Score One for the Fat Kid – Plan B is for Suckers

Score One for the Fat Kid
Plan B is for Suckers

When I heard that Ruben, the big man with the velvet voice, won American Idol this year, my first thought was how little he looked like what most people would think an American idol should look like. He’s not young and sexy, and he doesn’t have the dance moves to make you feel a little funny. He just had a great voice, and personality. Score one for the fat kid, I thought. His win, and the fact that the runner-up was a geeky white boy with big ears – seemed a minor victory for every person who doesn’t feel they fit into the image of what society prizes most.
I suspect that the four members of the band Score One for the Fat Kid don’t fit into that area either. They’re a math professor, a computer programmer, a bio medical engineer, and a textbook editor. They really like odd time signatures. They include lyrics like “You defy this broken sigh emulsified in your eyes” and “I’ve held fault at arms length as fragments of our history are all I can savor in the vex of our consummation.” I get the sense that these guys have been called geeks before, and I get the sense that they don’t care. Call it math-rock if you must, but Score One for the Fat Kid knows how to rock, and that’s what really matters.
Three of the four members of the band sing, and while it’s obvious when the voice changes, all of the singers have unique qualities – they’re not the best singers, but their voices fit the songs nicely. From the start, “The Sweetheart’s Compass” uses some odd time signatures – the ones that make tapping your foot along really tough – and fast-paced lyrics that even get up to an almost-shout. On “Can You Name These Brain Structures?” it’s the fast-paced guitars that provide the complex intellectualism (and lyrics like “today’s the day they’re handing out brains and I want to get a good one!” help keep up the kind of quirky approach). “Live Was Much Easier When Helmet Was My Favorite Band,” in addition to being a great band name, rocks pretty good, loud and fast and with multiple vocalists often getting up to scream level. The complex note-picked guitar mixes with the poppy-rock of “Decrease the Mass and Run Like Hell,” one of the most sing-along songs on the album. But all of their styles come together on the excellent “Diary of My Indiana Heart” and “The Creepy Claw Descends on Lower Allston.”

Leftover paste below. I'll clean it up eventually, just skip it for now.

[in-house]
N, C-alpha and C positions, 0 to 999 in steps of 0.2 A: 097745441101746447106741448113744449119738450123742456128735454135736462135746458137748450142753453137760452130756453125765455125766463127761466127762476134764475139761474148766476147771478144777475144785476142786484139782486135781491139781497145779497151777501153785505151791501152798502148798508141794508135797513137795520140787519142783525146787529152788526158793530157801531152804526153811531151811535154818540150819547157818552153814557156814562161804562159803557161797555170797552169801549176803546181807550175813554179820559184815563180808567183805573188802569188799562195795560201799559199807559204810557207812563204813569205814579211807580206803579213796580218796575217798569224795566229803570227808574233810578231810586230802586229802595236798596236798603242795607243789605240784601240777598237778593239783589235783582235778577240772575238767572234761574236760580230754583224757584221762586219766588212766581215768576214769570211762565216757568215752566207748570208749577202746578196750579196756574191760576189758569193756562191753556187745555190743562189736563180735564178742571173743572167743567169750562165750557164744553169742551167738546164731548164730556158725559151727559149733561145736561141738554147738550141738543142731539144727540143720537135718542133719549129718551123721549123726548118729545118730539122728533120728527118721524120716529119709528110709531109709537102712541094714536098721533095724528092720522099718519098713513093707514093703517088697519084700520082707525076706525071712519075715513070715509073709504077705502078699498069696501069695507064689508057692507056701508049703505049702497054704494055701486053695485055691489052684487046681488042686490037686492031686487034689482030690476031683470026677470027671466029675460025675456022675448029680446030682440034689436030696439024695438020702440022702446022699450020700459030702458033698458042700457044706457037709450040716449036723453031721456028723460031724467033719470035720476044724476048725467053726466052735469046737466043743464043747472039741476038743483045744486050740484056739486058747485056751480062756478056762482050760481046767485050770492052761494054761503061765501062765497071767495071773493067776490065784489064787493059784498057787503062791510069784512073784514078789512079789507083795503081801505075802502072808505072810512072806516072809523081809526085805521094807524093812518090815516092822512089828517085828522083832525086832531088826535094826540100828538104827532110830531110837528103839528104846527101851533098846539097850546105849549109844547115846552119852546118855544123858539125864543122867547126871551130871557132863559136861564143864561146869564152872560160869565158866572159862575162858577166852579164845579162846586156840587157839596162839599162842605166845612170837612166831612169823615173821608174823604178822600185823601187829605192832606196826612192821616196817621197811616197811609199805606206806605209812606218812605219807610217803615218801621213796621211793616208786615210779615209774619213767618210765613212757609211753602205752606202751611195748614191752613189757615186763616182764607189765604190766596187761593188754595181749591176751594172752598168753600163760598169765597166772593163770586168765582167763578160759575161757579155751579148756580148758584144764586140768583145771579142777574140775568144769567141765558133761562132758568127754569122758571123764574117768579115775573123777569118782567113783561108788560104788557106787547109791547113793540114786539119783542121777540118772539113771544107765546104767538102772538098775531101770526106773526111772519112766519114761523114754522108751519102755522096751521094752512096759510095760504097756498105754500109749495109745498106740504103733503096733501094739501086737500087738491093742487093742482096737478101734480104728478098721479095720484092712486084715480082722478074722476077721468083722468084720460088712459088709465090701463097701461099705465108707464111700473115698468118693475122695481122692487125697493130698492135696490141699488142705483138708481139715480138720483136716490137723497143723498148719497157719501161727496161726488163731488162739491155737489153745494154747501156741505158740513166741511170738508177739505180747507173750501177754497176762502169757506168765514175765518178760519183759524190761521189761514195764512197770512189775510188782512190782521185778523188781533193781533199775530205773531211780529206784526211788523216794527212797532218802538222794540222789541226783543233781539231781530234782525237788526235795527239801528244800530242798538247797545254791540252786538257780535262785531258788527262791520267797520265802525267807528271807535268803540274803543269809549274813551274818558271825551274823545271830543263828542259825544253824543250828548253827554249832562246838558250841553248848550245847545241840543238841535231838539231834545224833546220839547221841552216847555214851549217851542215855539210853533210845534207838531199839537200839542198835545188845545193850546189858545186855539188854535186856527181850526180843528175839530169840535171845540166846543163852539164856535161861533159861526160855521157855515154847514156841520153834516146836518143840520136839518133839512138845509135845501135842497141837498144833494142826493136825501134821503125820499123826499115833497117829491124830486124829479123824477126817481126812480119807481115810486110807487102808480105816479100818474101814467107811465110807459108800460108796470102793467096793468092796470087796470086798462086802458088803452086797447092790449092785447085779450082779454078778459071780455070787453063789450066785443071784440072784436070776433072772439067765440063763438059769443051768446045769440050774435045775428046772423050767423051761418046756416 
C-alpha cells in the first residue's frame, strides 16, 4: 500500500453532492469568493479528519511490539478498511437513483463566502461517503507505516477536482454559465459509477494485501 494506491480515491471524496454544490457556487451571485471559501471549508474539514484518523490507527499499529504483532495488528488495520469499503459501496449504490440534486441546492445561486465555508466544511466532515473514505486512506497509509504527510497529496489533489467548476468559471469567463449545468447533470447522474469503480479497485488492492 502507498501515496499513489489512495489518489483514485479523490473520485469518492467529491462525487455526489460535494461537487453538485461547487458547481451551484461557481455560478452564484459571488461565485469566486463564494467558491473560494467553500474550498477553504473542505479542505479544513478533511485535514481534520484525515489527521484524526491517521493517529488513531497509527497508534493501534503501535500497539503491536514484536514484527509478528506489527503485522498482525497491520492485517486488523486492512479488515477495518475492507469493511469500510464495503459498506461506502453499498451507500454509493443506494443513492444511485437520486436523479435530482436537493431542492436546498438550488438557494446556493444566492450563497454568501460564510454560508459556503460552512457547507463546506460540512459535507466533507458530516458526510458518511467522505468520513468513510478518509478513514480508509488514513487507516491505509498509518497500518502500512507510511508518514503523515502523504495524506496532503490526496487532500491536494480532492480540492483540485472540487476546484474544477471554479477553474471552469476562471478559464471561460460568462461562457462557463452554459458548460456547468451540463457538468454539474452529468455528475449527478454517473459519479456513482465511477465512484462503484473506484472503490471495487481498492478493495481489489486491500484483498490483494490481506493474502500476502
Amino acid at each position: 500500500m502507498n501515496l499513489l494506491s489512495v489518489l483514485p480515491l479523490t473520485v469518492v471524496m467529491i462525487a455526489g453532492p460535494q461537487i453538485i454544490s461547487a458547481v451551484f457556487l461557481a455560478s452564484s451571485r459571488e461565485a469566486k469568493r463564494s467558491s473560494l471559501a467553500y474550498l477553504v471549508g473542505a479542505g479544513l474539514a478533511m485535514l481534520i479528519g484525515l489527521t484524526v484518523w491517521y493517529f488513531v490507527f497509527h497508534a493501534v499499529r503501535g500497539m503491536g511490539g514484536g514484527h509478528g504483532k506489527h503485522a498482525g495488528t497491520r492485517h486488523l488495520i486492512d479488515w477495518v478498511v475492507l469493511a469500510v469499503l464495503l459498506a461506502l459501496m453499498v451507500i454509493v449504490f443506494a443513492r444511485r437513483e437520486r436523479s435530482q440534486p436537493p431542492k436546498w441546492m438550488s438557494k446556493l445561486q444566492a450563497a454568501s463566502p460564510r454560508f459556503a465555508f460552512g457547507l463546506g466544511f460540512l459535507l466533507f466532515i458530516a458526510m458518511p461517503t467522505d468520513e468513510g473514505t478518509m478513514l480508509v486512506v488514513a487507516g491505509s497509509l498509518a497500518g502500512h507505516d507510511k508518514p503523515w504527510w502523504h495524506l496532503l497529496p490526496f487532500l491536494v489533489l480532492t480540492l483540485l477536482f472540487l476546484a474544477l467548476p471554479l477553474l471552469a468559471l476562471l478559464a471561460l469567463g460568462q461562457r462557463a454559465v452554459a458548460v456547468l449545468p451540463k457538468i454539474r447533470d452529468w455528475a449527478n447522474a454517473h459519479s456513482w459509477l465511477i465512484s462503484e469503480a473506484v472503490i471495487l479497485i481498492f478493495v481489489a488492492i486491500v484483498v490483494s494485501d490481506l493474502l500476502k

At times, Score One for the Fat Kid feels like they could be the geeks at high school playing complex music in their parents’ garages, except none of the kids in my high school were this talented. And who hasn’t rooted for the geeks to make good anyway? All or most of these guys have all served time in other bands reviewed on DOA (Idiot Savant Garde, Andrew Wagner), and they’re surprisingly talented. The fact that this album flat-out rocks most of the time helps too. So yeah, the time signatures and guitar playing tend to be precise and detailed in a way most four- or five-chord bands avoid, but that just adds to the album’s appeal. Indulge the geek within you – you know you were one at some point. Buy this album and help out guys who deserve it.